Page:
But one way someone could interpret this sentence is that CaSc doesn't distinguish between w... (read more)

Stamping behaviour down into a one dimensional quantity like that is inevitably going to make behavioural comparison difficult.

The reason to stamp it down to a one-dimensional quantity is that sometimes the phenomenon that we wanted to explain is the expectation of a one-dimensional quantity, and we don't want to require that our tests explain things other than that particular quantity. For example, in an alignment context, I might want to understand why my model does well on the validation set, perhaps in the hope that if I understand why the model perfor... (read more)

It’s a pretty different algorithm, though obviously it’s trying to solve a related problem.

ETA: We've now written a post that compares causal scrubbing and the Geiger et al. approach in much more detail:

I still endorse the main takeaways from my original comment below, but the list of differences isn't quite right (the newer papers by Geiger et al. do allow multiple interventions, and I neglected the impact that treeification has in causal scrubbing).

To me, the methods seem similar in much more than just the problem they're tackling. I... (read more)

My current guess is that people who want to use this algorithm should just implement it from scratch themselves--using our software is probably more of a pain than it's worth if you don't already have some reason to use it.

After a few months, my biggest regret about this research is that I thought I knew how to interpret the numbers you get out of causal scrubbing, when actually I'm pretty confused about this.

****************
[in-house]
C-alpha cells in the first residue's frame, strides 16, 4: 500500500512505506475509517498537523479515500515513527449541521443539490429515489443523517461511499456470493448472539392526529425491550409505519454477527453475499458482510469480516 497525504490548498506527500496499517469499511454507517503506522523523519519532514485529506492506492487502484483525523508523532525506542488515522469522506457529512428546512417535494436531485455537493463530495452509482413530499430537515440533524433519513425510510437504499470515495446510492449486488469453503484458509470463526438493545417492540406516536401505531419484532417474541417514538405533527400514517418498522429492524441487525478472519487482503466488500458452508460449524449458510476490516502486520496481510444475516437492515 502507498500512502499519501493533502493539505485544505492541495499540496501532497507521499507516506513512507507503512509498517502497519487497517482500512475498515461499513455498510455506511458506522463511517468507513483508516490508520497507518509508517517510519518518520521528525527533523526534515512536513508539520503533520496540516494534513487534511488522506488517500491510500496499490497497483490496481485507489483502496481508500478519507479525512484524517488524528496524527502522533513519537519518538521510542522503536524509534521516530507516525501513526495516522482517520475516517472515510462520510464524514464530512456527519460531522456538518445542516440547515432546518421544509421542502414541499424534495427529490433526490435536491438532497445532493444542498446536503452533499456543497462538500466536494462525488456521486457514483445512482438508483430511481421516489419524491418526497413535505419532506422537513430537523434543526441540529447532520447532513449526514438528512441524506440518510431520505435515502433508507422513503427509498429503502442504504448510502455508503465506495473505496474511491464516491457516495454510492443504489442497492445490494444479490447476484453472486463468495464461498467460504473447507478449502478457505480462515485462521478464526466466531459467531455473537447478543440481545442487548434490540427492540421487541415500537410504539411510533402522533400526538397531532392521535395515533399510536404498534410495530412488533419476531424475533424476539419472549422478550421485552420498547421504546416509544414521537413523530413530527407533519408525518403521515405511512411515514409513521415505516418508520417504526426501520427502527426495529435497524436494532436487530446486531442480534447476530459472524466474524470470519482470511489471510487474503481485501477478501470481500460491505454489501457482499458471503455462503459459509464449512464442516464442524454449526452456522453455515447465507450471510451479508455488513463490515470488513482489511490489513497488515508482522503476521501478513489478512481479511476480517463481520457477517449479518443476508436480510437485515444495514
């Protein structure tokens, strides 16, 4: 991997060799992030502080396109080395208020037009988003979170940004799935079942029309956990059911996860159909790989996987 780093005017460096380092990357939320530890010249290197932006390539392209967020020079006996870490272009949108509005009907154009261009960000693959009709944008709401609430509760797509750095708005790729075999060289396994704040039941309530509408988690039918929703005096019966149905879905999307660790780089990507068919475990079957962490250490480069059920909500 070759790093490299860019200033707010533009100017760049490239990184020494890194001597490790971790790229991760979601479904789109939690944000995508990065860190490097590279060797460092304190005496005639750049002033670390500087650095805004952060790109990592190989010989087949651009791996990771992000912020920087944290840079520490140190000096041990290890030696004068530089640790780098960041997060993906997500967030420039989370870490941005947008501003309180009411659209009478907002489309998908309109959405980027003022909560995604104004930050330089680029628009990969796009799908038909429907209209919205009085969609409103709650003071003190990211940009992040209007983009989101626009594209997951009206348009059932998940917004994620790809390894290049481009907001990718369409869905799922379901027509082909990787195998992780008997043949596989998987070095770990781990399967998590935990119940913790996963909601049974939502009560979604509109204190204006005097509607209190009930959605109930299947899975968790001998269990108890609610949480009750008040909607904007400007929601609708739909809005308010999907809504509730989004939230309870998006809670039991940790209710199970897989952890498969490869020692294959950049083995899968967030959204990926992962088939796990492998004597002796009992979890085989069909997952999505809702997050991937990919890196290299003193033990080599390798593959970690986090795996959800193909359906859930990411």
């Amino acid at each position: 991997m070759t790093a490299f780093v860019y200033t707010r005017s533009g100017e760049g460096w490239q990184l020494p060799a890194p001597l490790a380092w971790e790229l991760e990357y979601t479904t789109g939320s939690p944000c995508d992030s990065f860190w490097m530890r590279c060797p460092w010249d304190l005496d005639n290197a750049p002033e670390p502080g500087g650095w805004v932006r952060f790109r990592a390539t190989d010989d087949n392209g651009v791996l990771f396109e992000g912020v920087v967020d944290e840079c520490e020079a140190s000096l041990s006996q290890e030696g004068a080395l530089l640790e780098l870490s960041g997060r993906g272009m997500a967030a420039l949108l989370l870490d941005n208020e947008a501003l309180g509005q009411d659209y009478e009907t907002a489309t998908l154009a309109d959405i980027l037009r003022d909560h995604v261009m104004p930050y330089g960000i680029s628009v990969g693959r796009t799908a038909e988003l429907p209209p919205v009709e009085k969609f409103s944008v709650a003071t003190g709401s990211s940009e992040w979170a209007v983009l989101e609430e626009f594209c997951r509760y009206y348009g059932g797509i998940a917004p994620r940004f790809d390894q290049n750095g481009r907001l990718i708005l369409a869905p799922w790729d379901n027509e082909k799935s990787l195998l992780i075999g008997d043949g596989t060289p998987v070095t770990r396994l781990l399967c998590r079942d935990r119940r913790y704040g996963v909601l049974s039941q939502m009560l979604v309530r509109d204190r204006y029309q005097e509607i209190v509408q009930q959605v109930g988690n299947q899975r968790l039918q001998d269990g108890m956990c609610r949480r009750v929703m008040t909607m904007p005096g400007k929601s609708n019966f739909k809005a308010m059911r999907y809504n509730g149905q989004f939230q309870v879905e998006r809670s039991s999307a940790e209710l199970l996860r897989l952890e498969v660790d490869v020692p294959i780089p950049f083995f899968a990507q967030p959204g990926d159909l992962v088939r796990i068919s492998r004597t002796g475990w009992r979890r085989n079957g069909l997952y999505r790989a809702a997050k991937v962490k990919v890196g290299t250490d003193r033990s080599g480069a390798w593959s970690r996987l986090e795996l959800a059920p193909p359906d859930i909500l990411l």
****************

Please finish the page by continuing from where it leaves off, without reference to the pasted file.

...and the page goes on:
Causal scrubbing takes an explanation and basically says “how good would the model be if the model didn’t rely on any correlations in the input except those named in the explanation?”. When you run causal scrubbing experiments on the induction hypothesis and our paren balance classifier explanation, you get numbers like 20% and 50%.

The obvious next question is: what do ... (read more)

(I also think that the evidence you're providing is mostly orthogonal to this argument.)

Upon further consideration, I think you're probably right that the causal scrubbing results I pointed at aren't actually about the question we were talking about, my mistake.

but in general, I'd rather advance this dialogue by just writing future papers

Seems like probably the optimal strategy. Thanks again for your thoughts here.

I’m sympathetic to many of your concerns here.

It seems to me like the induction head mechanism as described in A Mathematical Framework is an example of just looking at what a part of a model does on a particular distribution, given that those heads also do some unspecified amount of non-induction behaviors with non-induction mechanisms, as eg discussed here . (Though there’s a big quantitative difference—the distribution where induction happens i... (read more)

5Christopher Olah1y